The fire season in California has witnessed the largest wildfire in the state’s history, and the crews have made significant progress in containing it. As a result, the major road leading to Yosemite, which is approximately 75 miles east of Modesto, has been reopened on Tuesday evening. This road, known as Highway 140, is located near the community of Midpines and was closed since the fire started sometime in July, after 2:30 p.M.
42% is currently contained. However, in recent years, there have been instances where wildfires have exhibited highly aggressive behavior and managed to surpass containment lines. In order to prevent flames from breaching the containment lines, firefighting teams construct barriers, which can be either natural or manmade, around the outer edges of the fire.
Over 650 buildings are presently at risk.
PG&E stated that Cal Fire is working to repair the infrastructure and eliminate any potential dangers to exercising. The assessment teams are currently inspecting the areas that have been burned for damage.
The fire in Yosemite Valley is approximately 30 miles away. Although the Mariposa Grove’s beloved sequoias were at risk of being burned, the crews managed to protect them. However, the Washburn Fire recently posed a threat to the national park.
On Sunday, smoke from the forest fire shifted towards the north and reached the Sierra region, particularly in the Tahoe basin.
The smoke caused air quality to reach hazardous levels, even in areas as distant as Graegle in the north. According to PurpleAir, the Truckee region, South Lake Tahoe region, and the Pollock Pines region experienced the most severe air pollution.
| LEARN MORE | Smoke from the Oak Fire extends to the north into the Tahoe region.
Evacuation mandates, shelters, and road blockages due to Oak Fire
View a map displaying the ongoing evacuations here.
Evacuation mandates are given when there is an imminent danger to life, and it is legally obligatory to depart.
Restricted access roads for residents only:
Shelters for relocated individuals:
The Mariposa County Fairgrounds can provide refuge for big animals, whereas the Mariposa Elementary School can accommodate small animals.
Officials from law enforcement learned on Friday night that there were reports of people trapped in cars without assistance in the evacuation zone. They were able to help them out.
The spread of the fire was fueled by dry tree mortality and critically dry fuels, which were exacerbated by persistent drought, as stated in Tuesday morning’s update by Cal Fire.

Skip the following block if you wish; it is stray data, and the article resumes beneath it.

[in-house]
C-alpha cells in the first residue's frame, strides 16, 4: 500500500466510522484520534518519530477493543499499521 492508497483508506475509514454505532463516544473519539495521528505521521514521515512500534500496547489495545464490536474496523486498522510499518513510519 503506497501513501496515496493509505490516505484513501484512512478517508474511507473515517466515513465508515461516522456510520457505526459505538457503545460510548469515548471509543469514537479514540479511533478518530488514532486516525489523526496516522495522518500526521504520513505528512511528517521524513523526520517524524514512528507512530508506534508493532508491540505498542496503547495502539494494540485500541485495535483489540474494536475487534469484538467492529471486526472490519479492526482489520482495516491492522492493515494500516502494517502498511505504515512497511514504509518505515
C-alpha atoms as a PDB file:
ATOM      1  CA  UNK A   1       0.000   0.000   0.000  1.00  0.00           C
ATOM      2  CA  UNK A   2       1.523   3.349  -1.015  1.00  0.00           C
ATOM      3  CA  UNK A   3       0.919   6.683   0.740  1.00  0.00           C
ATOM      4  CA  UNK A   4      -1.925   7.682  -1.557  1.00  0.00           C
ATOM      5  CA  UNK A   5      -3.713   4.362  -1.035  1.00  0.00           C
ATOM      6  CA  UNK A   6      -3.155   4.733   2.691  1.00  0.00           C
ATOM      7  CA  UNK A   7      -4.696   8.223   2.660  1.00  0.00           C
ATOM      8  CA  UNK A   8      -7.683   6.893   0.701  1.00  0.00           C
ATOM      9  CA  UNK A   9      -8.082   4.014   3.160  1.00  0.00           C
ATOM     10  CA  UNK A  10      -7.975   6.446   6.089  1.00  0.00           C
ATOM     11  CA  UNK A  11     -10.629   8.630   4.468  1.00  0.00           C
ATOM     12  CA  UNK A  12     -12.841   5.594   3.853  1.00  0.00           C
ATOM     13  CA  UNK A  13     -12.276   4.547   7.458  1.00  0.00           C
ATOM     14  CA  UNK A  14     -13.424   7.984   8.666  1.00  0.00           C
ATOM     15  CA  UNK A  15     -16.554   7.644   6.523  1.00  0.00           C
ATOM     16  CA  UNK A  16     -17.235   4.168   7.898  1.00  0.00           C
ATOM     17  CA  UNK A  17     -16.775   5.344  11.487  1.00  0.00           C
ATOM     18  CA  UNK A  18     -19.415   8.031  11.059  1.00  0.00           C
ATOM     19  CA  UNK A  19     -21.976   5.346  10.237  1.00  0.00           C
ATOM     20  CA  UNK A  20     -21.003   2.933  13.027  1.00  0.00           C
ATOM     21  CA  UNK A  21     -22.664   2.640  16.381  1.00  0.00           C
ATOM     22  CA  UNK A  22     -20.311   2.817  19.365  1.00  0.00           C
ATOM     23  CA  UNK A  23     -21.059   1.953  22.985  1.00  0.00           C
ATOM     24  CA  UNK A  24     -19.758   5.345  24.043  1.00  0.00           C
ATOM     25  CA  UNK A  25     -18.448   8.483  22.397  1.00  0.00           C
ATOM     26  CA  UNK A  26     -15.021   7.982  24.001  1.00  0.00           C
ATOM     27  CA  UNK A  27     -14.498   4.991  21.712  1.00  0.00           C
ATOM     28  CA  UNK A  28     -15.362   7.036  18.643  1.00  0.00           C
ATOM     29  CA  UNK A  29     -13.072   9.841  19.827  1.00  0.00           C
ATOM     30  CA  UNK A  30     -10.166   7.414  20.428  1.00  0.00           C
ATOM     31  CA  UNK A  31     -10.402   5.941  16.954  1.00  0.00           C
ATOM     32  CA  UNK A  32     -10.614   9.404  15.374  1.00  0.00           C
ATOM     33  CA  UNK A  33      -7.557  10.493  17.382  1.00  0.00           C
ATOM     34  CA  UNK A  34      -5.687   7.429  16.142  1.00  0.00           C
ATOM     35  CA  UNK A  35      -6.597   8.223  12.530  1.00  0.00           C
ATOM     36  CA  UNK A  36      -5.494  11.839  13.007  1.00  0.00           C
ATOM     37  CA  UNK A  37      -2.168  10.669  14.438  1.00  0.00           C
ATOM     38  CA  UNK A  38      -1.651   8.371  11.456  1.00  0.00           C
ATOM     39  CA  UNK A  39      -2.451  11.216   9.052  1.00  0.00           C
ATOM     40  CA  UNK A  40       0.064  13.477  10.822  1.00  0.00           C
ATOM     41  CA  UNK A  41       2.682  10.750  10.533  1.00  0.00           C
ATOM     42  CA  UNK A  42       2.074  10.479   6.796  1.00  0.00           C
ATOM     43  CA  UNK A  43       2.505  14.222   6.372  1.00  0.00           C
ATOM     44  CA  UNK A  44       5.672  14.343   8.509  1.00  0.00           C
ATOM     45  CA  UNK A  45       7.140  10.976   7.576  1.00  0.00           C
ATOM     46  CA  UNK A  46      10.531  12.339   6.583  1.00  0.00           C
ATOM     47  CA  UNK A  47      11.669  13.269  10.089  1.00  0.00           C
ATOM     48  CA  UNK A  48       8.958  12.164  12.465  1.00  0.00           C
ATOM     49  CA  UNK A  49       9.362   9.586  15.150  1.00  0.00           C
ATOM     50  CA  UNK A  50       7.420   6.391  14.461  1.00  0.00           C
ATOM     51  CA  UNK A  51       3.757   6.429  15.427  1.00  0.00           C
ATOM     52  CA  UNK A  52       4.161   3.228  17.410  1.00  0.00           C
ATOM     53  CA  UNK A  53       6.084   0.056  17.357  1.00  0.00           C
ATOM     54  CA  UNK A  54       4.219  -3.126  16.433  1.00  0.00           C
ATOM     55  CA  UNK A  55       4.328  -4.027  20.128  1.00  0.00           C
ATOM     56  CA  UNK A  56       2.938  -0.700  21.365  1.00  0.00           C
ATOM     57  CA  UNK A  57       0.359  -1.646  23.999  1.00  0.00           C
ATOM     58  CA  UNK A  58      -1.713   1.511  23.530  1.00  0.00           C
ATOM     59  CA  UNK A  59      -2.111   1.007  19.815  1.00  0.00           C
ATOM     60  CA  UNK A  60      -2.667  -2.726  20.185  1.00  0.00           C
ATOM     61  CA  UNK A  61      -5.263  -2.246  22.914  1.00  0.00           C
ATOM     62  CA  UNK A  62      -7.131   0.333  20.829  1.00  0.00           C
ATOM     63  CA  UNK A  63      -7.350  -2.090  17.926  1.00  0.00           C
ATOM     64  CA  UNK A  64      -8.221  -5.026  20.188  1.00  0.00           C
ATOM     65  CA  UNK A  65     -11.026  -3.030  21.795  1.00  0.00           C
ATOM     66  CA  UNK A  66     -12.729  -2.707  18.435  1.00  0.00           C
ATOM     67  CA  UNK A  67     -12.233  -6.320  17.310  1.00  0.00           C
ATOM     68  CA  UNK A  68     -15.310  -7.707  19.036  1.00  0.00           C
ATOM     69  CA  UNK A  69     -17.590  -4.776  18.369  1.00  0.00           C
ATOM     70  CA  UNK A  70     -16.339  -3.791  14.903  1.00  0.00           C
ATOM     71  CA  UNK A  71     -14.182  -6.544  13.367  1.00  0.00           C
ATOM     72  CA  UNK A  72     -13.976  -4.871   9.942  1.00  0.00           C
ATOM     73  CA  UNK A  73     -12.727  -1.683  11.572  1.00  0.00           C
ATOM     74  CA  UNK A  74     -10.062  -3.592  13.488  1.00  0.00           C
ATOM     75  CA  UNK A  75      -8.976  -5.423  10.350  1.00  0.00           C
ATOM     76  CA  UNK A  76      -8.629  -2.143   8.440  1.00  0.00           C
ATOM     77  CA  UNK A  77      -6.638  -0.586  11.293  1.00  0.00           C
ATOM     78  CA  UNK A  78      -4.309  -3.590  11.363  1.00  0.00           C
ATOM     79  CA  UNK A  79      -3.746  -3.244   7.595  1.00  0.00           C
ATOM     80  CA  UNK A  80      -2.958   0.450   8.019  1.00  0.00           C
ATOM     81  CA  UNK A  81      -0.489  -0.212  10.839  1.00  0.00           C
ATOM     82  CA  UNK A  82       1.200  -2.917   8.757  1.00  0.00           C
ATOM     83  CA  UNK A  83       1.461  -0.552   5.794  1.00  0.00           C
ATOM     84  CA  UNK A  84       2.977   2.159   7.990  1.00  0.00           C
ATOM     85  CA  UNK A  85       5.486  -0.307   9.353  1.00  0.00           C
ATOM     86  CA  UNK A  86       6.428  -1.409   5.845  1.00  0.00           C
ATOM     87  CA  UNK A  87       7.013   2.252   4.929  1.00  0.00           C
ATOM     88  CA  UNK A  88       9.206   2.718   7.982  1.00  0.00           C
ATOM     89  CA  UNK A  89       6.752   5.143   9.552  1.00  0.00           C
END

Tuesday, the blaze battle crews helping are moisture monsoonal to due levels humidity higher, forecast to begin to trend higher is humidity.
| GALLERY BELOW | Photos depict the Oak Fire firefight and its aftermath.
| READ THEIR STORY | ‘It was approaching rapidly’: Mariposa couple recounts evacuation from their home during the Oak Fire.
Newsom declares a state of emergency
The complete declaration can be found here. Gov. Gavin Newsom has authorized the Office of Emergency Services to provide assistance to local governments impacted by the fire, enabling him to declare a state of emergency in Mariposa County. This year’s most significant wildfire in California has rapidly become the largest one.
The state has also secured a Fire Management Assistance Grant from FEMA to help ensure the availability of vital resources to suppress the Oak Fire.
The governor’s office announced on Saturday that the grant will enable local, state, and tribal agencies involved in fire response to seek a 75% reimbursement for their qualifying fire impact expenses.
Oak Blaze decreases in speed upon reaching the burn scar left by the Ferguson Fire.
The Oak Fire is burning at a slow rate, which is helping to slow down the spread of the fire, leaving behind scars on the burned areas.
Firefighters from across the globe were assigned to extinguish the wildfire, which affected more than 3,000 people. The fire, known as Fire Ferguson, resulted in the death of two firefighters and left 19 others injured.
As per officials from Sierra National Forest, a total of 96,901 acres were burned and 10 buildings were demolished.
| VIDEO |Observe the Oak Fire ablaze from above.
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Fire departments from Northern California deploy to aid in battling the Oak Fire
On Saturday morning, the Turlock Fire Department and Consolidated Stanislaus Fire Department also dispatched resources. The Metropolitan Sacramento Fire District and its crews from the Cosumnes Fire Department said they would assist on the front lines.
Turlock fire teams are also reacting, as stated in a tweet from the fire department.
They are among the multitude of other firefighters who have been tasked with aiding in the containment of this fire.
The cause of the fire is uncertain. Cal Fire stated that multiple investigators are collaborating to determine the reason behind the incident.